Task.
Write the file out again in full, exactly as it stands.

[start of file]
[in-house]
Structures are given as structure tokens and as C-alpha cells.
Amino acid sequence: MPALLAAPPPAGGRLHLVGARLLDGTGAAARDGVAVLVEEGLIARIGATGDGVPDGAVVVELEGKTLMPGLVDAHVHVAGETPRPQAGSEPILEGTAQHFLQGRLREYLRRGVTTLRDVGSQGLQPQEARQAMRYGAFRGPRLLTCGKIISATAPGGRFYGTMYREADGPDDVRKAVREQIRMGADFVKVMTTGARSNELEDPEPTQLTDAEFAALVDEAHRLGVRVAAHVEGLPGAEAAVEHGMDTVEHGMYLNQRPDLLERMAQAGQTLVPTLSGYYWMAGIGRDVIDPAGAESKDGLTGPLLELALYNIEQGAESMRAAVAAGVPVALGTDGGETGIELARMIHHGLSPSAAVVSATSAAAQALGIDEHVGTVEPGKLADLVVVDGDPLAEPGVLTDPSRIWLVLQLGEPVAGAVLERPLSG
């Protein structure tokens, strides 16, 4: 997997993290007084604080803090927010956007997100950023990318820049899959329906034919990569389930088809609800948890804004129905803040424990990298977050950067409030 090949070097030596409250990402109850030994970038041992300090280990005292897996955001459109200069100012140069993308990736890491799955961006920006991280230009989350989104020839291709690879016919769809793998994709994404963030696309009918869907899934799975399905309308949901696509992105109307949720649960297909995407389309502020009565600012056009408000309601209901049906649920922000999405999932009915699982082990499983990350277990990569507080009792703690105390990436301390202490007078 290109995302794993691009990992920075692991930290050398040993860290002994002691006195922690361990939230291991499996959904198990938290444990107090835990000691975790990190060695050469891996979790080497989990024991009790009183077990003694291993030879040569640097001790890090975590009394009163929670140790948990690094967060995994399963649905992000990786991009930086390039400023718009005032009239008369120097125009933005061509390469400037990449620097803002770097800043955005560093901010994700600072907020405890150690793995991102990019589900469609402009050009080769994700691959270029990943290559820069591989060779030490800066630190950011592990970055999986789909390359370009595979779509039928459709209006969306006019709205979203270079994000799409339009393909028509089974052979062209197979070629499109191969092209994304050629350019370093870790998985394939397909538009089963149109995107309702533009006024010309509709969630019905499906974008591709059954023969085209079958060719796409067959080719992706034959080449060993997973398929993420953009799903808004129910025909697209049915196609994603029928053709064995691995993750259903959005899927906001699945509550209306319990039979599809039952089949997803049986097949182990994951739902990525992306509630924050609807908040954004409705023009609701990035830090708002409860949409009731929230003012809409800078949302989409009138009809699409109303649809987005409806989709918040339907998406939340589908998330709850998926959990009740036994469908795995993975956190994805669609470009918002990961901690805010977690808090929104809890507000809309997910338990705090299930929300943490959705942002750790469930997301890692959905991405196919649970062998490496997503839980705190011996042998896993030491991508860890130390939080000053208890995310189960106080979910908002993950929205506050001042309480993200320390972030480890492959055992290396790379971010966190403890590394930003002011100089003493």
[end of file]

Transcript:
[in-house]
Structures are given as structure tokens and as C-alpha cells.
Amino acid sequence: MPALLAAPPPAGGRLHLVGARLLDGTGAAARDGVAVLVEEGLIARIGATGDGVPDGAVVVELEGKTLMPGLVDAHVHVAGETPRPQAGSEPILEGTAQHFLQGRLREYLRRGVTTLRDVGSQGLQPQEARQAMRYGAFRGPRLLTCGKIISATAPGGRFYGTMYREADGPDDVRKAVREQIRMGADFVKVMTTGARSNELEDPEPTQLTDAEFAALVDEAHRLGVRVAAHVEGLPGAEAAVEHGMDTVEHGMYLNQRPDLLERMAQAGQTLVPTLSGYYWMAGIGRDVIDPAGAESKDGLTGPLLELALYNIEQGAESMRAAVAAGVPVALGTDGGETGIELARMIHHGLSPSAAVVSATSAAAQALGIDEHVGTVEPGKLADLVVVDGDPLAEPGVLTDPSRIWLVLQLGEPVAGAVLERPLSG
């Protein structure tokens, strides 16, 4: 997997993290007084604080803090927010956007997100950023990318820049899959329906034919990569389930088809609800948890804004129905803040424990990298977050950067409030 090949070097030596409250990402109850030994970038041992300090280990005292897996955001459109200069100012140069993308990736890491799955961006920006991280230009989350989104020839291709690879016919769809793998994709994404963030696309009918869907899934799975399905309308949901696509992105109307949720649960297909995407389309502020009565600012056009408000309601209901049906649920922000999405999932009915699982082990499983990350277990990569507080009792703690105390990436301390202490007078 290109995302794993691009990992920075692991930290050398040993860290002994002691006195922690361990939230291991499996959904198990938290444990107090835990000691975790990190060695050469891996979790080497989990024991009790009183077990003694291993030879040569640097001790890090975590009394009163929670140790948990690094967060995994399963649905992000990786991009930086390039400023718009005032009239008369120097125009933005061509390469400037990449620097803002770097800043955005560093901010994700600072907020405890150690793995991102990019589900469609402009050009080769994700691959270029990943290559820069591989060779030490800066630190950011592990970055999986789909390359370009595979779509039928459709209006969306006019709205979203270079994000799409339009393909028509089974052979062209197979070629499109191969092209994304050629350019370093870790998985394939397909538009089963149109995107309702533009006024010309509709969630019905499906974008591709059954023969085209079958060719796409067959080719992706034959080449060993997973398929993420953009799903808004129910025909697209049915196609994603029928053709064995691995993750259903959005899927906001699945509550209306319990039979599809039952089949997803049986097949182990994951739902990525992306509630924050609807908040954004409705023009609701990035830090708002409860949409009731929230003012809409800078949302989409009138009809699409109303649809987005409806989709918040339907998406939340589908998330709850998926959990009740036994469908795995993975956190994805669609470009918002990961901690805010977690808090929104809890507000809309997910338990705090299930929300943490959705942002750790469930997301890692959905991405196919649970062998490496997503839980705190011996042998896993030491991508860890130390939080000053208890995310189960106080979910908002993950929205506050001042309480993200320390972030480890492959055992290396790379971010966190403890590394930003002011100089003493």